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  • Writer's pictureWilliam Rapai

Happy Anniversary to ... US!

March 31, 2024, is a special day for us because it’s the 10th anniversary of our first meeting as we sought to form a new nonprofit organization with a mission of advancing Kirtland’s Warbler conservation.

At least we think today is our anniversary. It’s the 10th anniversary of the oldest meeting agenda in our files. But there were lots of pre-meeting meetings to plan what would happen at the first official meeting so the decision to call the Jan. 31 date our anniversary is a little arbitrary.

On Jan. 31, 2014, a handful of people gathered in a basement conference room at Treetops Resort in Gaylord, Michigan. There was a retired DNR employee, a member of the Board of Huron Pines, our parent organization, an employee of the U.S. Fish and Wildlife Service, an employee of the Kalamazoo Nature Center, an author, and an ardent conservationist whose father was instrumental in Kirtland’s Warbler conservation in the 1960s and ‘70s. There is proof of the meeting – a group photo – somewhere in our files. We hope to share it with you … if we can ever find it.

The vision for the Alliance came out of an academic paper written by J. Michael Scott and Carol Bocetti, two professors who specialized in endangered species conservation. As part of his work conserving California Condors, Prof. Scott realized that 80 percent of endangered species could not be removed from the Endangered Species List because they were reliant on active and continuing conservation efforts by humans to prevent their extinction. There was no mechanism to support these species after recovery. Therefore, they could not be removed. It was as if they were on life support.

What if, Scott and Bocetti wondered in their paper, an organization could be set up that would provide financial support for those unending conservation efforts? The Alliance was born with that concept in mind. The are proud to be part of this first-ever effort.

Over the past decade our mission has been refined as we have focused in on certain key areas where we can play a critical role to promote Kirtland’s Warbler conservation.

In those earliest days we were guided – no, we were driven – by Abby Ertel, who is in charge of community outreach for Huron Pines.

If you have never met Abby, the best way to describe her is a force of nature crossed with a den mother. Perhaps her words describe that first meeting best:

“What I remember most was the energy and excitement in the room as we gathered for that first meeting. We had scheduled it for the day ahead of our Huron Pines annual meeting which was fun - it meant bringing new faces, energy and ideas to our organization. It also meant showcasing our skills and perspective in new arenas as well. We were all new to each other and little unsure about what exactly we would be doing - however we all shared an understanding of how important and historic the task ahead of us was going to be for KW.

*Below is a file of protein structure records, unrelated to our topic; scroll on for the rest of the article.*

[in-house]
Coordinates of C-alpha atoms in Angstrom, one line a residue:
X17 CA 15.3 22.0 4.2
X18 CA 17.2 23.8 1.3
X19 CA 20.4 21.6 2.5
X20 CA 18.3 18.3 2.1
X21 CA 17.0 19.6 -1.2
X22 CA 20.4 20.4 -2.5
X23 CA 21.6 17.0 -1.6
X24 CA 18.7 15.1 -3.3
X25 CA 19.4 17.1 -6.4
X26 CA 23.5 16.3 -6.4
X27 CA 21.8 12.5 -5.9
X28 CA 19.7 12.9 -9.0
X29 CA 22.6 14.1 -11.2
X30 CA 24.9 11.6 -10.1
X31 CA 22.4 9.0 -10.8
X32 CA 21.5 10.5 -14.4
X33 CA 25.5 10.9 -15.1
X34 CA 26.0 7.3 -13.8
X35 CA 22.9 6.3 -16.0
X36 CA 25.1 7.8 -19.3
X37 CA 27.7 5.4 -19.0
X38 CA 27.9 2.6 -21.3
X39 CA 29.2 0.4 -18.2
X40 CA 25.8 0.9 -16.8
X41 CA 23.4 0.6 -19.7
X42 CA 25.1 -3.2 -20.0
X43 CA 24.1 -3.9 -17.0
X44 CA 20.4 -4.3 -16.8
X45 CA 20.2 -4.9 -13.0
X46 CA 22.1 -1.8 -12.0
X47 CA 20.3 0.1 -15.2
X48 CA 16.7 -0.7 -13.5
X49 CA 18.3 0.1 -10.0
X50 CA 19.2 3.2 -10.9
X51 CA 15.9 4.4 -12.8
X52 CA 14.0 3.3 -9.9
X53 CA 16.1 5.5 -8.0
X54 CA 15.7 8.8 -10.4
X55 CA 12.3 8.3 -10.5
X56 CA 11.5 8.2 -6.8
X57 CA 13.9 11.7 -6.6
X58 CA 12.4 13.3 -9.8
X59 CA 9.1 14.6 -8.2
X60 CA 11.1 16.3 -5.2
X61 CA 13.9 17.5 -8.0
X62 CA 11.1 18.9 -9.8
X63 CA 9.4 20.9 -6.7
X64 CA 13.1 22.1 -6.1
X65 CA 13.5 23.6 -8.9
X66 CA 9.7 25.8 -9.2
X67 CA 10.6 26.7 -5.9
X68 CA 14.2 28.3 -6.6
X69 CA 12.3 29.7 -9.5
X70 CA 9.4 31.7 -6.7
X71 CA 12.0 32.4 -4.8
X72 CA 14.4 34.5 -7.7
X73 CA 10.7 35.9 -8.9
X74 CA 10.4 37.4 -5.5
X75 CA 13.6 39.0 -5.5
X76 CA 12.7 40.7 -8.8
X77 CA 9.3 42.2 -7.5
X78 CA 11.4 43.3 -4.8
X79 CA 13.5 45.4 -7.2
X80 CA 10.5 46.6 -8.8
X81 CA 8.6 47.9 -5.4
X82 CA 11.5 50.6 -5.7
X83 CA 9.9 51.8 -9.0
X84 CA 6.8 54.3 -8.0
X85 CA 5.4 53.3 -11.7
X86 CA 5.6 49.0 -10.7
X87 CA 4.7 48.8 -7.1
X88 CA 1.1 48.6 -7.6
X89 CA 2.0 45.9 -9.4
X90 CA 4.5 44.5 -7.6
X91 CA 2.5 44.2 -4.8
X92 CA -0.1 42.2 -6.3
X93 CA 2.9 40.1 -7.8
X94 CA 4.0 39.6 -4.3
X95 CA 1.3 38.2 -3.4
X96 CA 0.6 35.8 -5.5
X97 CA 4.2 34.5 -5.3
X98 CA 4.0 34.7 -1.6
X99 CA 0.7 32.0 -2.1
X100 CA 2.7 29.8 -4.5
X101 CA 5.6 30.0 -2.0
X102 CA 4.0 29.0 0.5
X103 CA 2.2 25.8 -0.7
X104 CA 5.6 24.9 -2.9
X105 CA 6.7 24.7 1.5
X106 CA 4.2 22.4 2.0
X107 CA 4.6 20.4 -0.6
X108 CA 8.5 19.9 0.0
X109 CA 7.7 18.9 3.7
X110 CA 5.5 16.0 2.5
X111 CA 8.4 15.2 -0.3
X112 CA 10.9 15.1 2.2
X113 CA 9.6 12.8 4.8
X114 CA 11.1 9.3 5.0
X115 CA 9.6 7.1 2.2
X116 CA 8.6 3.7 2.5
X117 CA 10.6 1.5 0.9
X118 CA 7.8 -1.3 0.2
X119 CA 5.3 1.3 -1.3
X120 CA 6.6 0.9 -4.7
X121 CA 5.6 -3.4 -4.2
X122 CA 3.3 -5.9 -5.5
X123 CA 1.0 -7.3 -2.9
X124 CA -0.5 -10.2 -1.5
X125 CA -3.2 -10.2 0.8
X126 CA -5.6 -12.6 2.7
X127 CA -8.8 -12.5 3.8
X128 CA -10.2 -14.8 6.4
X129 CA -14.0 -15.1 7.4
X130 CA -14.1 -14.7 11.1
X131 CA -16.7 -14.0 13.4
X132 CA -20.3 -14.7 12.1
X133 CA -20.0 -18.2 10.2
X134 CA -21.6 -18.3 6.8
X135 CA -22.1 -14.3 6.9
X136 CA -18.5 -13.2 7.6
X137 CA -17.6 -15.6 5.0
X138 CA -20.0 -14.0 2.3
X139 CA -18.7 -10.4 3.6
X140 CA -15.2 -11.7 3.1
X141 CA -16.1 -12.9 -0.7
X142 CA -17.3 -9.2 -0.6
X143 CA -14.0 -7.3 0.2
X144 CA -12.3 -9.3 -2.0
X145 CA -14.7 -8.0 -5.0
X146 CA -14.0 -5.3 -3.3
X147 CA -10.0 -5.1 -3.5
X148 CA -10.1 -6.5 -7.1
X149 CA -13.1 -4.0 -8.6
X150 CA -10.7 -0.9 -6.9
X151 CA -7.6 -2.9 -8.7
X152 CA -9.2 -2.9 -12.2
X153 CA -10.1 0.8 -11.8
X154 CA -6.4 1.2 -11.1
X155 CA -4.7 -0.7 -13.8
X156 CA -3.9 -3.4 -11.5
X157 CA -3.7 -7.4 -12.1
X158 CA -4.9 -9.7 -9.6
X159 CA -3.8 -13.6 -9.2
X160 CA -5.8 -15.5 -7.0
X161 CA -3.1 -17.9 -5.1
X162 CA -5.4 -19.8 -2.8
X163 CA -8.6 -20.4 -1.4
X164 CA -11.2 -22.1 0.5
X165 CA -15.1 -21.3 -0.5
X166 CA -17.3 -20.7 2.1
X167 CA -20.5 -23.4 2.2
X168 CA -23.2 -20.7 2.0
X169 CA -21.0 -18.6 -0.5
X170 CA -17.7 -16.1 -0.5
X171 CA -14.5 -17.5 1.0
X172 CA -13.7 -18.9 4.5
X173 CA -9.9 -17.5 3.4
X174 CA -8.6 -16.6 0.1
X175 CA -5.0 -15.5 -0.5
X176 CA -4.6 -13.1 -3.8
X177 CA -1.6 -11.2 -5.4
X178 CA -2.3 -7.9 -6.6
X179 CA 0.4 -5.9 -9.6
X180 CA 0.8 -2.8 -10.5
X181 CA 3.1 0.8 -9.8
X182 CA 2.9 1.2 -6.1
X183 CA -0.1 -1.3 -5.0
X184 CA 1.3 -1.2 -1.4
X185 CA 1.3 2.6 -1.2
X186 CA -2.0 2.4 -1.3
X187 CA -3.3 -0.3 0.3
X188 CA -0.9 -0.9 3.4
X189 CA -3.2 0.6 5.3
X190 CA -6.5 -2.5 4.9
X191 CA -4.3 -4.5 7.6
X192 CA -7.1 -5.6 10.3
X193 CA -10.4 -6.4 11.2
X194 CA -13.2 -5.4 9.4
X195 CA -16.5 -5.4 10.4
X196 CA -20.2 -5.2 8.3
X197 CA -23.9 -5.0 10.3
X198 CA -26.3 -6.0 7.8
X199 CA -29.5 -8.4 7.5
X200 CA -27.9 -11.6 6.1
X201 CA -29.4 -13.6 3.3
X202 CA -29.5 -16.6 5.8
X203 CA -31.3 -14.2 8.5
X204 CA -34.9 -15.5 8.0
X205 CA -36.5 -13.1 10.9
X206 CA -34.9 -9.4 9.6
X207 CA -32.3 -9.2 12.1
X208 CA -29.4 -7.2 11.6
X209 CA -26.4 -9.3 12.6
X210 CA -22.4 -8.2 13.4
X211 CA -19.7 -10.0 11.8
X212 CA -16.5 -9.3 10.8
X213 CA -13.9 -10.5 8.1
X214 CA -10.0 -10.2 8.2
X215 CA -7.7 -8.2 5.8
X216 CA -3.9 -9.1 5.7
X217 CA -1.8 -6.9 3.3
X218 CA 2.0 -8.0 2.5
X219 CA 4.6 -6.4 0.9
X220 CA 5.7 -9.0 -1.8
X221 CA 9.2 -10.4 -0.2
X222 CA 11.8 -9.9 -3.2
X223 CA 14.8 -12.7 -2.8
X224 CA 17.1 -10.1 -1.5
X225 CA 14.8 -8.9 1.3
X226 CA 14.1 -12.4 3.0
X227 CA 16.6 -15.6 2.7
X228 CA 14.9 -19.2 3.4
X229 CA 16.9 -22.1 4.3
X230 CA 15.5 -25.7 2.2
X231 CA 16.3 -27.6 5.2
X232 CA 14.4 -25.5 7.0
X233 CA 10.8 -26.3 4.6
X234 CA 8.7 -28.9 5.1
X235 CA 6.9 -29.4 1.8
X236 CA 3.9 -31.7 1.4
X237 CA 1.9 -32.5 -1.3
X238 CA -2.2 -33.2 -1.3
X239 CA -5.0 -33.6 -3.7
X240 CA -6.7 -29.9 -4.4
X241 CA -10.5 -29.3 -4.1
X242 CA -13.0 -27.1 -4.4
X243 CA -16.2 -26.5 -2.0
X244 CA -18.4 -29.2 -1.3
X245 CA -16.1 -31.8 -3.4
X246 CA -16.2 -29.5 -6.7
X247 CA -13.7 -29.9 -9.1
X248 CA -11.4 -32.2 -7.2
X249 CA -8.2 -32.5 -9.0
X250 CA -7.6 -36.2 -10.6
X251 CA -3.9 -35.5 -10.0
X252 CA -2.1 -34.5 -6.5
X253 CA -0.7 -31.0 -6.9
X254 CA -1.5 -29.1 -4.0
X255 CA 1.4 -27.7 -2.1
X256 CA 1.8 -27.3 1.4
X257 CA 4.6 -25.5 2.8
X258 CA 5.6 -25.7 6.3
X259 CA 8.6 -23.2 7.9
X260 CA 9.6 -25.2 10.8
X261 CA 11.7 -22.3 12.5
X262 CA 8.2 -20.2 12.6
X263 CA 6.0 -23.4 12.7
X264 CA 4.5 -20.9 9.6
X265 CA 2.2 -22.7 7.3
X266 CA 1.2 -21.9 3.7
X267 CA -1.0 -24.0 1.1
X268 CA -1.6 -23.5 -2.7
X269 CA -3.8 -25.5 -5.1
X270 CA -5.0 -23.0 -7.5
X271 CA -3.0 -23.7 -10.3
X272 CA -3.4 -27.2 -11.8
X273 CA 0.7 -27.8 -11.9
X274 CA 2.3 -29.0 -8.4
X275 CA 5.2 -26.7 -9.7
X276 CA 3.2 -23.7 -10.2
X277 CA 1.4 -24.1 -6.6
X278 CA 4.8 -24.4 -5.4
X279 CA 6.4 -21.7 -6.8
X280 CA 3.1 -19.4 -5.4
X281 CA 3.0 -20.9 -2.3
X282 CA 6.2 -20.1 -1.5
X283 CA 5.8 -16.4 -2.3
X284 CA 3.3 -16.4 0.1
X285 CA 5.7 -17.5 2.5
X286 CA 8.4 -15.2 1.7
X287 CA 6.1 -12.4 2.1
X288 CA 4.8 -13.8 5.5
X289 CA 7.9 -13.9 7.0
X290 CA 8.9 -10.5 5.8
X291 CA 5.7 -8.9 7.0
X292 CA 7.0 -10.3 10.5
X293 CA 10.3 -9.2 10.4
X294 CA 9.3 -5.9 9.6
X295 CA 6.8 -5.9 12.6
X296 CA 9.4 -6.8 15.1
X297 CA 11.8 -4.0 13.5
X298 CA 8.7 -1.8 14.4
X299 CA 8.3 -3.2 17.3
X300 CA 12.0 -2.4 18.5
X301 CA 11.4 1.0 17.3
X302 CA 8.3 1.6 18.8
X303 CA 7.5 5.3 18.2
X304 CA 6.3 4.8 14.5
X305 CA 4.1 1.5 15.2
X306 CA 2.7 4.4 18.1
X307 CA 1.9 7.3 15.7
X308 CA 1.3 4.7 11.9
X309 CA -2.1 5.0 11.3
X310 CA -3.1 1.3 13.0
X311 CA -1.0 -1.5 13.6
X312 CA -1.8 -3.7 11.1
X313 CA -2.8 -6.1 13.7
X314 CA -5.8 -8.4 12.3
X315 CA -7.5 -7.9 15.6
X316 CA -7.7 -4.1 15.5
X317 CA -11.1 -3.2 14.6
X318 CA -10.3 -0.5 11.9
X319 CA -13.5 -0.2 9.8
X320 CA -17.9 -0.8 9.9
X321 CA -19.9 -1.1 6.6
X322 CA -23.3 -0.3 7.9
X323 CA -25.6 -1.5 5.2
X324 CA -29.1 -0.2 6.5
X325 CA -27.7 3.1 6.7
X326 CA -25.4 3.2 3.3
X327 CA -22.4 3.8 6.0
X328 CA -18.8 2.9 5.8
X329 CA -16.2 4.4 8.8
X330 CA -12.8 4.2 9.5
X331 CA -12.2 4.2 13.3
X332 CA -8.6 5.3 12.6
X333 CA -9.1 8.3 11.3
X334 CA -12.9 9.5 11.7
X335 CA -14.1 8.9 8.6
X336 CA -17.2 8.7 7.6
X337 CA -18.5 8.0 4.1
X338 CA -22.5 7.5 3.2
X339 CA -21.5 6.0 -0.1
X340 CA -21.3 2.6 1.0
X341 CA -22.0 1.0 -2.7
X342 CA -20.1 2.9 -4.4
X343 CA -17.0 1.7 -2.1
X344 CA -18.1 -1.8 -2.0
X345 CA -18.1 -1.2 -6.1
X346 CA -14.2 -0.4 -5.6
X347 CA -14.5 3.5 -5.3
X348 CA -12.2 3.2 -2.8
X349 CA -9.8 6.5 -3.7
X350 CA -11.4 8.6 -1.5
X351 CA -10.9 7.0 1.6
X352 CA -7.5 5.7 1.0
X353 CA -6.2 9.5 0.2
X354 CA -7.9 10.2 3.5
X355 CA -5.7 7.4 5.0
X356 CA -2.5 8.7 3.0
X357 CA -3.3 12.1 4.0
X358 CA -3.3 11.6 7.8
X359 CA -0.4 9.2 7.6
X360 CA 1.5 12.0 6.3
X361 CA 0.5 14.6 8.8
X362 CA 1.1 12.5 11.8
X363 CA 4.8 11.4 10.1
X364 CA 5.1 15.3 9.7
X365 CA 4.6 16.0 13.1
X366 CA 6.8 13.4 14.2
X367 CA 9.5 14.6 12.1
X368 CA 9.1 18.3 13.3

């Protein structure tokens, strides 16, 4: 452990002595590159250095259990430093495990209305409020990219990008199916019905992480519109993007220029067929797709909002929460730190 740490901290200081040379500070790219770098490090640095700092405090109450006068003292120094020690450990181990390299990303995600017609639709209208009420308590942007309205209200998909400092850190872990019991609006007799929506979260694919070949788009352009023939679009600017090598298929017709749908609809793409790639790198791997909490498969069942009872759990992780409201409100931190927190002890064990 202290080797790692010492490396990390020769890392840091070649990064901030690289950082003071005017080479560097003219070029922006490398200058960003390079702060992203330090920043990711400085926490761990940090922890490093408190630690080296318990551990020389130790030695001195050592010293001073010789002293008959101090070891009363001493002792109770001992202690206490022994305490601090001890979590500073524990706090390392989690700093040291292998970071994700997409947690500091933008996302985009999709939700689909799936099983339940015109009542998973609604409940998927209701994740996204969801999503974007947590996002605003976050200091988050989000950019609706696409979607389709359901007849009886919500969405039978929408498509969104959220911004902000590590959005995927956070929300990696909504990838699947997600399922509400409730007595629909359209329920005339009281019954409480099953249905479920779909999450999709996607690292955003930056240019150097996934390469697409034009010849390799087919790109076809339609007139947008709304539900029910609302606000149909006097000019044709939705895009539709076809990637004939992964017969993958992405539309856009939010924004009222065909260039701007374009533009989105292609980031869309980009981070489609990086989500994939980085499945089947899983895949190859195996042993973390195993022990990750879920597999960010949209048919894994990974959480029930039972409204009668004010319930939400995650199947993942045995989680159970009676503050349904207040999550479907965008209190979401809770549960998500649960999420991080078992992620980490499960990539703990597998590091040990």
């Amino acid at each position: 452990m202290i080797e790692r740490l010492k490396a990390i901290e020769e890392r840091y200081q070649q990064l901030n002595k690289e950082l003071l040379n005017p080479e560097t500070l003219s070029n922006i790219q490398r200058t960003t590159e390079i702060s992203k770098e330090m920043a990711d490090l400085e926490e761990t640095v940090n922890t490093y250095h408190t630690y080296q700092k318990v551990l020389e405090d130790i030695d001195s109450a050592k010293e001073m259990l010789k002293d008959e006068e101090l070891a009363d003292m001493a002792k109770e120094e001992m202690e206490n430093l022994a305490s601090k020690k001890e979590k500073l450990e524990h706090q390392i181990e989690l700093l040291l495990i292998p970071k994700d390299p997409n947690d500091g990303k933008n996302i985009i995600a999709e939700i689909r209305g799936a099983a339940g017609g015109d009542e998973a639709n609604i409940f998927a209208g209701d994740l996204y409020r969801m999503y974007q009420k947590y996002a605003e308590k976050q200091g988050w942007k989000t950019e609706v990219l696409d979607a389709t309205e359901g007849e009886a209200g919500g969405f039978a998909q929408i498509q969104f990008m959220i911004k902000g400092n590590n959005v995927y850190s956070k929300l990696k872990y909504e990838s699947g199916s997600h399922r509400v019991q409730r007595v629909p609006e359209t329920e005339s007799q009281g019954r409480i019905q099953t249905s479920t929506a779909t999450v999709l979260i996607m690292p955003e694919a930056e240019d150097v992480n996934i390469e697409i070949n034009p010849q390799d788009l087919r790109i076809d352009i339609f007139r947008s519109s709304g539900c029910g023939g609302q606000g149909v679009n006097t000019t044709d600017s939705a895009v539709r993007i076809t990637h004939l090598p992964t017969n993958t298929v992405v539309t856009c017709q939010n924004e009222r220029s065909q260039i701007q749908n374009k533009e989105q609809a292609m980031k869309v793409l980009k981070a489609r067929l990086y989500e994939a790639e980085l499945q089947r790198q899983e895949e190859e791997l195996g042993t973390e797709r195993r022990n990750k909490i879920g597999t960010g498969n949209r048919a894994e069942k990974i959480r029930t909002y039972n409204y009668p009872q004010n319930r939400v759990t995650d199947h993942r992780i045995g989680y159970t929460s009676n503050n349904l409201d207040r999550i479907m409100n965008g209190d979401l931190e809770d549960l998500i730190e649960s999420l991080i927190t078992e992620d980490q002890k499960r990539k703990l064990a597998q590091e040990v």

“Looking back on that day it comes through in my memories with almost a warm, cinematic filter - with a soft glow and richness. I didn't know it then but I made some of my best personal and professional memories, connections and relationships working with the Alliance and KW partners, doing fun and challenging work for a rare bird and forest system that was literally in my back yard, out my window. We also learned a lot about community engagement and sustaining conservation efforts during that time period which has had direct positive benefits for conservation and communities in Northern Michigan.

“How can you not get the warm fuzzies?!”

Warm fuzzies, indeed. Especially when we think of those who have been Board members guiding lights along the way. Some have moved on to other things. Some are still with us, while one particularly beloved member has left this mortal coil. (We miss you, Jerry!)

Most importantly, over the past decade we have built an organization that has the respect of our partners in the community, among other non-government organizations and with the conservation agencies inside the state and federal government.

Most importantly, we have to thank you, our donors, supporters and volunteers, for all you have done to boost our mission over the past decade. There’s no doubt it has been a challenge, but we’re looking forward to another 10 years of meeting challenges and overcoming them for the benefit of our favorite half-ounce of feathers.

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